Federal Reserve Bank of Dallas President Richard Fisher said the “mordant fiscal predicament” of the U.S. government is weighing on growth and preventing companies from hiring.
“The great inhibitor of job creation is the uncertainty over taxes and spending and regulation that plagues businesses,” Fisher said in the text of remarks given in Washington today. “Even if businesses do not like the rules that govern their behavior, knowing those rules with certainty gives them something to plan around and navigate through. Presently, they haven’t the foggiest idea what the rules will be.”
The Fed last month added to its record monetary easing to try to boost an economy vulnerable to the sovereign debt crisis in Europe and the so-called fiscal cliff in the U.S., the more than $600 billion of tax increases and spending cuts that will kick in automatically at the end of the year unless Congress acts. The Congressional Budget Office said in an Aug. 22 report that fiscal tightening of that magnitude could cause a recession.
The Federal Open Market Committee voted to buy $40 billion of mortgage bonds a month and extend its horizon for record-low interest rates through at least the middle of 2015.
Fisher, who isn’t a voting member of the FOMC this year, told reporters after his speech that he wasn’t in favor of the stimulus step and that it’s “too early to know” if the third round of asset purchases is working to spur growth.
“The fix lies not within the purview of the Federal Reserve,” Fisher said at the Cato Institute conference, “Europe’s Crisis and the Welfare State: Lessons for the United States.” “The fix lies solely in the hands of a government that has the power to shape taxes and spending programs to incent businesses to go out and hire rather than ball up into a defensive crouch, or worse, go elsewhere in the world.”
The Fed said today that the U.S. economy was expanding “modestly” last month, supported by improvements in housing and auto sales, even as the labor market showed little change.
“Consumer spending was generally reported to be flat to up slightly since the last report,” the Fed said in its Beige Book business survey, which is based on accounts from the 12 district Fed banks. Conditions in manufacturing were “somewhat improved,” according to the report, which provides anecdotal evidence on the health of the economy two weeks before the FOMC meets in Washington on Oct. 23-24.
The Beige Book provides support for Fed Chairman Ben S. Bernanke’s view that economic growth isn’t strong enough to bring about a quick healing of the labor market. A Labor Department report last week showed that while the unemployment rate unexpectedly fell in September, payroll growth slowed.
Fisher told reporters after the speech that he’s skeptical policy makers will be able to link monetary policy to specific economic indicators.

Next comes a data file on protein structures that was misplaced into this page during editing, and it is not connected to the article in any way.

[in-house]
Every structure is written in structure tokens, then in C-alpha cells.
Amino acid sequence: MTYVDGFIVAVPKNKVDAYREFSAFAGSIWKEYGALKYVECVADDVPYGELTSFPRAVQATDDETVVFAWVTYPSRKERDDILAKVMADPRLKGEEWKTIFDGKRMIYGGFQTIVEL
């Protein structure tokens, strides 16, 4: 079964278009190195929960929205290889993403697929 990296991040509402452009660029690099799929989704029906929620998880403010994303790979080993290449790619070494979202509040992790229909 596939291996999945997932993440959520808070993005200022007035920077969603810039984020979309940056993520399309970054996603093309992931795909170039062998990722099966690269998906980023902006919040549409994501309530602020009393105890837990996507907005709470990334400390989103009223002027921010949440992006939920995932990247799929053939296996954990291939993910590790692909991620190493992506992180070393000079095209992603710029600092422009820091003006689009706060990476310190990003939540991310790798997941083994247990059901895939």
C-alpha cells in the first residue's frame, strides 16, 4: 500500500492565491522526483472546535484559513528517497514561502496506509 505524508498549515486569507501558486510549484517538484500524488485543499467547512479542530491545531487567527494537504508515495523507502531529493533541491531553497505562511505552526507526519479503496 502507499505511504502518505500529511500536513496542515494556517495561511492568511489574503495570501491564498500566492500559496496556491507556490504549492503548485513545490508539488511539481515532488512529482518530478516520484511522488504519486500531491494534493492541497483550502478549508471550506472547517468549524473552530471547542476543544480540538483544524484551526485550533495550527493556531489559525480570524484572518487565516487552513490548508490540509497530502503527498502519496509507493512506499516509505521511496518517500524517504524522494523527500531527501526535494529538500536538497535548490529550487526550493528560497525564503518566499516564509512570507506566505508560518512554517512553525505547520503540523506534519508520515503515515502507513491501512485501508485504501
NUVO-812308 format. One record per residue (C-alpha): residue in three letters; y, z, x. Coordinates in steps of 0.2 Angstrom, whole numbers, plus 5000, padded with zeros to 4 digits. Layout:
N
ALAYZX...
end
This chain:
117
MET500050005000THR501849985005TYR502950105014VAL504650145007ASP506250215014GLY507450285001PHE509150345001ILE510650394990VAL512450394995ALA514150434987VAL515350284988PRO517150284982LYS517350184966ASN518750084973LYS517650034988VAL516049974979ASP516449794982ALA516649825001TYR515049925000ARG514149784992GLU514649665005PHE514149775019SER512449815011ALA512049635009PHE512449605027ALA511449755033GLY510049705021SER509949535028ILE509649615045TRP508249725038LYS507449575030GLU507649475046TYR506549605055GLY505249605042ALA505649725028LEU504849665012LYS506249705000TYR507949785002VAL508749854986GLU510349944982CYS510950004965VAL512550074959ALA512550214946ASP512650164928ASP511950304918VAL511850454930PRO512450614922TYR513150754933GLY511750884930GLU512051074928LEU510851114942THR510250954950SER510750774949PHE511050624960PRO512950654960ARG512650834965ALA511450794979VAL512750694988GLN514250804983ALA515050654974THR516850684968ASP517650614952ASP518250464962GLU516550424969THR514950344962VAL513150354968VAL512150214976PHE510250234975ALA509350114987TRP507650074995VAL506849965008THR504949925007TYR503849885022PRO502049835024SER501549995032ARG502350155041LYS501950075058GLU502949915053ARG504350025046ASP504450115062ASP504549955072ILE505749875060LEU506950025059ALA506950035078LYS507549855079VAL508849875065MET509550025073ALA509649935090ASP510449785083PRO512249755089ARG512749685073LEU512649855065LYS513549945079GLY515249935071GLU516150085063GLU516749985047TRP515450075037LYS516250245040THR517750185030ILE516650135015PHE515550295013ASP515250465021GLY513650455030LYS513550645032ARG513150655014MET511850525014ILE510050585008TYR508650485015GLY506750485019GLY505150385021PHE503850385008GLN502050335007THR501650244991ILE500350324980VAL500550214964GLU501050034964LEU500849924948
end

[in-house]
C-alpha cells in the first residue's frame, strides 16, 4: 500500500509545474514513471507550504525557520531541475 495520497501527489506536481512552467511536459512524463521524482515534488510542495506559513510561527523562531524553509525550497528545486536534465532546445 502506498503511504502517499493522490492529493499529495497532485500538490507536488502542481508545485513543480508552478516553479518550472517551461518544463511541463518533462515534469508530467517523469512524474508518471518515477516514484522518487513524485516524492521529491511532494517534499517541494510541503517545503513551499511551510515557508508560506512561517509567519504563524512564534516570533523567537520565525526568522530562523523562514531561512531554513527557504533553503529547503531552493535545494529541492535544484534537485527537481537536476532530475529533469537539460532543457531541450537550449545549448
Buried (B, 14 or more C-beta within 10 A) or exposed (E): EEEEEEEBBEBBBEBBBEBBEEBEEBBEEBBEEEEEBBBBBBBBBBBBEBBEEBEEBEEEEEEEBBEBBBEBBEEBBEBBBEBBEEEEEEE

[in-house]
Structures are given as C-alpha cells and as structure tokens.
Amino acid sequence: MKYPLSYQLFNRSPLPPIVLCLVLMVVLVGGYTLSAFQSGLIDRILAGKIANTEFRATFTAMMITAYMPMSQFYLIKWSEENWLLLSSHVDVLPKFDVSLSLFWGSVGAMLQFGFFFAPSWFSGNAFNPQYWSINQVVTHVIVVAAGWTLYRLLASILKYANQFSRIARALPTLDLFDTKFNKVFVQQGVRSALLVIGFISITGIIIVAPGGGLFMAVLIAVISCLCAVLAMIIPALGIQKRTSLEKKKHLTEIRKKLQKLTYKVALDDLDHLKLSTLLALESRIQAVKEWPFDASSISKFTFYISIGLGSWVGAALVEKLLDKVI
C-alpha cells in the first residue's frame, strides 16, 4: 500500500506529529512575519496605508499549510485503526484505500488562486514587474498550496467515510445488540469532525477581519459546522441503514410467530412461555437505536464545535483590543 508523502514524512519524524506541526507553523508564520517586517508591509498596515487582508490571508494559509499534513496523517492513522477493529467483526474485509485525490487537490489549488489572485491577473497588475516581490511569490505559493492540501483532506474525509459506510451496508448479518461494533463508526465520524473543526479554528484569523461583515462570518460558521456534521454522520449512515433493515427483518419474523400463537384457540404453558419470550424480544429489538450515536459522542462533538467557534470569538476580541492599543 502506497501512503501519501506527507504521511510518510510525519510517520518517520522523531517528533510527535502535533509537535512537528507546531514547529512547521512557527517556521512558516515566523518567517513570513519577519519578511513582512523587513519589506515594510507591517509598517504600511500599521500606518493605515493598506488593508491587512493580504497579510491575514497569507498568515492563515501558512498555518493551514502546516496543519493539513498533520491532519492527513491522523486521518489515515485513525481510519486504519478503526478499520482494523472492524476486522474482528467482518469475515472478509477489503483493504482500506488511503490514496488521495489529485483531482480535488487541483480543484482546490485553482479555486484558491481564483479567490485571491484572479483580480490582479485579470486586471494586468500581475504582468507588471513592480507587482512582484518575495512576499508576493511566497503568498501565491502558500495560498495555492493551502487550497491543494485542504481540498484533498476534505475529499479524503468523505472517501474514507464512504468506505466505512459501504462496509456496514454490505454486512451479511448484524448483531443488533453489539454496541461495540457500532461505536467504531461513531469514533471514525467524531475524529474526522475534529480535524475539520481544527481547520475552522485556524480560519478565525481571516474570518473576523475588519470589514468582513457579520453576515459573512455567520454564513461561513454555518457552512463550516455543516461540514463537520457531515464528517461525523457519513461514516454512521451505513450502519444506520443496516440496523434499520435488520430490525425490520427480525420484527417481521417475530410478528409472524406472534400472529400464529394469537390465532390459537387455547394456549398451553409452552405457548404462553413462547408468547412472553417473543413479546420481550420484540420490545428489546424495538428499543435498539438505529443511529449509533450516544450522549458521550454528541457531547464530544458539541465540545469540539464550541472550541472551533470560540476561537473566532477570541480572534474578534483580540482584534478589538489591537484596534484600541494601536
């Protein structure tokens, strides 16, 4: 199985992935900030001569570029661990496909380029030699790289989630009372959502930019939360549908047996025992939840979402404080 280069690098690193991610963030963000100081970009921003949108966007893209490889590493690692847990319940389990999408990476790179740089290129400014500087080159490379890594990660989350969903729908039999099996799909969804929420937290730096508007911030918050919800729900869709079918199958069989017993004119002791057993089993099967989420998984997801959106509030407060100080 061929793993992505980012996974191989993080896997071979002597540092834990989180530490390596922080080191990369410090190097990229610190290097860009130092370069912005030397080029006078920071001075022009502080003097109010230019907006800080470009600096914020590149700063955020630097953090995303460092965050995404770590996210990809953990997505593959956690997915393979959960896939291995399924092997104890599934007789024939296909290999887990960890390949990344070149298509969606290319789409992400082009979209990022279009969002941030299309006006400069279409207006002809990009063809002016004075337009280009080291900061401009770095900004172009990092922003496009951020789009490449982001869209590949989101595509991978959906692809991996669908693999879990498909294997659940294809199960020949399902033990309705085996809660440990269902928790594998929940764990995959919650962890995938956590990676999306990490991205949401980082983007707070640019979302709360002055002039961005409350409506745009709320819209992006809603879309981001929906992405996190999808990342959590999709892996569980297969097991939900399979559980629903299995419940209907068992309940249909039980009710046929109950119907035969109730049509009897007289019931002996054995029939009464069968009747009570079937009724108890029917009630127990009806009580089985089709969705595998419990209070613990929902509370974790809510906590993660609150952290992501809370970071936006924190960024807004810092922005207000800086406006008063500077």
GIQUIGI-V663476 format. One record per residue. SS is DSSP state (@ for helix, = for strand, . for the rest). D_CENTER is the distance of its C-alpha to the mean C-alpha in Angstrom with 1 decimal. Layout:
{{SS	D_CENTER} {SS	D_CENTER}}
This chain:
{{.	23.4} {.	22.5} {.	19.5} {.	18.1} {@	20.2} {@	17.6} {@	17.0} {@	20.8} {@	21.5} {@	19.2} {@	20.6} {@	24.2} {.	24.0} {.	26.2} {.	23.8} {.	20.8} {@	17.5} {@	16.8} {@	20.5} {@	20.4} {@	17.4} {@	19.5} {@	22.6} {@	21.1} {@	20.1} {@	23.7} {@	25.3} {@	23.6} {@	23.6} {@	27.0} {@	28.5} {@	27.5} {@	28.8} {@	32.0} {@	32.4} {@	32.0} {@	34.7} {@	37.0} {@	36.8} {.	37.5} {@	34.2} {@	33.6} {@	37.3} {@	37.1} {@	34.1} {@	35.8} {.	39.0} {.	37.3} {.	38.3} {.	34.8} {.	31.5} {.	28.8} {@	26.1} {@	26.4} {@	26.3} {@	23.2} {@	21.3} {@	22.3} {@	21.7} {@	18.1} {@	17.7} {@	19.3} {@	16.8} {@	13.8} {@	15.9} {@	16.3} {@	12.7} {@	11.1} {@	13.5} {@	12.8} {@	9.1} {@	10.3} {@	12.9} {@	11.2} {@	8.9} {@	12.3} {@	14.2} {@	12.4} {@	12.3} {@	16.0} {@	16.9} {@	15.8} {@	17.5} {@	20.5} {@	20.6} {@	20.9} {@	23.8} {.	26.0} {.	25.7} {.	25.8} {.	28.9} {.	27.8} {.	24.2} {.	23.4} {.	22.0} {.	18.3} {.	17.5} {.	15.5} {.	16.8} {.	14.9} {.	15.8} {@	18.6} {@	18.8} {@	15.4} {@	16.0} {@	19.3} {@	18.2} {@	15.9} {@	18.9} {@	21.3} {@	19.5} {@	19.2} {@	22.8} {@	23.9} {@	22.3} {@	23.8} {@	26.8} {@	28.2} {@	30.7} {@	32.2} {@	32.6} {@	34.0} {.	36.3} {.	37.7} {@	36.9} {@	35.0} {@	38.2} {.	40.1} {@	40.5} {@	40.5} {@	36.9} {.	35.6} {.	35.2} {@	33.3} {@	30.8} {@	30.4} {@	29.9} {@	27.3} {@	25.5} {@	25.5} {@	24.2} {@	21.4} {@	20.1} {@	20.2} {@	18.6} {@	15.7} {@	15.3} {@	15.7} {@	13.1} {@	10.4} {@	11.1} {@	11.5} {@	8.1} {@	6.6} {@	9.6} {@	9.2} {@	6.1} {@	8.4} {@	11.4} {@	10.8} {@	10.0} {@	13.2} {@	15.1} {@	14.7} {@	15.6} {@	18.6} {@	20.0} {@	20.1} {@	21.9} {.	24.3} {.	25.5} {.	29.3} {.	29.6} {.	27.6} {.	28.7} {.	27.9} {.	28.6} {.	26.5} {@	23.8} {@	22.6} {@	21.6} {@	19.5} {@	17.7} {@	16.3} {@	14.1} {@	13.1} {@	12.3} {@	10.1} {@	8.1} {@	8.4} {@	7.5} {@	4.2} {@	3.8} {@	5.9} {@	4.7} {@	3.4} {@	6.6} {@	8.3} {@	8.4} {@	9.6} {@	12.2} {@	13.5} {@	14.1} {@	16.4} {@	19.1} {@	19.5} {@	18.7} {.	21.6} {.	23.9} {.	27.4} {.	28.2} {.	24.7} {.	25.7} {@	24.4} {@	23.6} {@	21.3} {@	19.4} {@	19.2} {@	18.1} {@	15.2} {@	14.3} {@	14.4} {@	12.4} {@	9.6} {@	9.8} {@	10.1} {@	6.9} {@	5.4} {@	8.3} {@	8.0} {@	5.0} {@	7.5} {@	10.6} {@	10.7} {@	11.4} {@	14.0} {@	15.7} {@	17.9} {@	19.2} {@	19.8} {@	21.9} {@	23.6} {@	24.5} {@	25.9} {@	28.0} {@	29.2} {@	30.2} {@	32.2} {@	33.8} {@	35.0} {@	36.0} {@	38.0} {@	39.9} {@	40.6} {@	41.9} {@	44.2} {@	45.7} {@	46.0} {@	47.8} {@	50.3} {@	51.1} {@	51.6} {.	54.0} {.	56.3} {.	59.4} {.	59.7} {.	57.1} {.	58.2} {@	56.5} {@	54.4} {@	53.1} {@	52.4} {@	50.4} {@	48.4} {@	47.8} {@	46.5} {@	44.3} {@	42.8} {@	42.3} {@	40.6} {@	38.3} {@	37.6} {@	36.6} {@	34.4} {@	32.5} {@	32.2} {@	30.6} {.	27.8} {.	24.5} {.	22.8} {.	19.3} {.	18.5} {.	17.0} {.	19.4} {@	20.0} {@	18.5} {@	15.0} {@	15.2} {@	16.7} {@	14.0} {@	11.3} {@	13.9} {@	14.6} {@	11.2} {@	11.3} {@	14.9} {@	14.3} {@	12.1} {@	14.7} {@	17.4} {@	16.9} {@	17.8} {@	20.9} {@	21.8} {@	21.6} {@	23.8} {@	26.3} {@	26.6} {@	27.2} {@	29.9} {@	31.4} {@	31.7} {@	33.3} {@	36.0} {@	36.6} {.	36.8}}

“It’s something that merits discussion but will be very hard to execute,” he said. “Even if I were convinced, which I’m not, I’m not sure how you come up with a specific number.”
Joblessness declined to 7.8 percent in September, the lowest since President Barack Obama took office in January 2009, from 8.1 percent.
“The private sector and American business community are poised to expand,” Fisher said. “But they will not do so as long as we have a government that cannot resist the temptation to devise a politically convenient patchwork instead of laying out a convincing, reliable, long-term program that job creators and consumers can count on and plan around.”
Fisher said that Fed policy has left American companies with “money burning a hole in their pockets” and that there’s “more than enough fuel in reserve to finance a prolonged period of job creation.” He said he is concerned that the central bank has “done far more than what was required” and may face “difficulties” when trying to withdraw its stimulus.
He said in response to audience questions after his speech that while inflation isn’t presently a problem, the central bank’s unprecedented monetary easing may lead to rapidly accelerating prices. The Fed should have a single mandate focused on price stability, he said.
“I do worry personally -- and I can only speak for myself -- that if we continue down this path of trying to satisfy the second part of our mandate we could set the basis for inflation later on, particularly if we’re not able to manage the exit,” Fisher said.
The Dallas Fed chief told reporters he’s concerned that the central bank won’t be able to “exit gracefully” given it’s “never been in this place before at such size and such complexity.”
Adding to its long-term bond holdings also increases the risk the Fed will lose money on its portfolio, Fisher said.
“Will Congress remember if we take a loss on some of our fixed income holdings?” Fisher said. “We’ve been remitting over $70 billion a year now for a couple of years. It’s nice to think they’ll remember,” though “I doubt it. Most congressmen have the memory of fish, OK, fish have no memory.”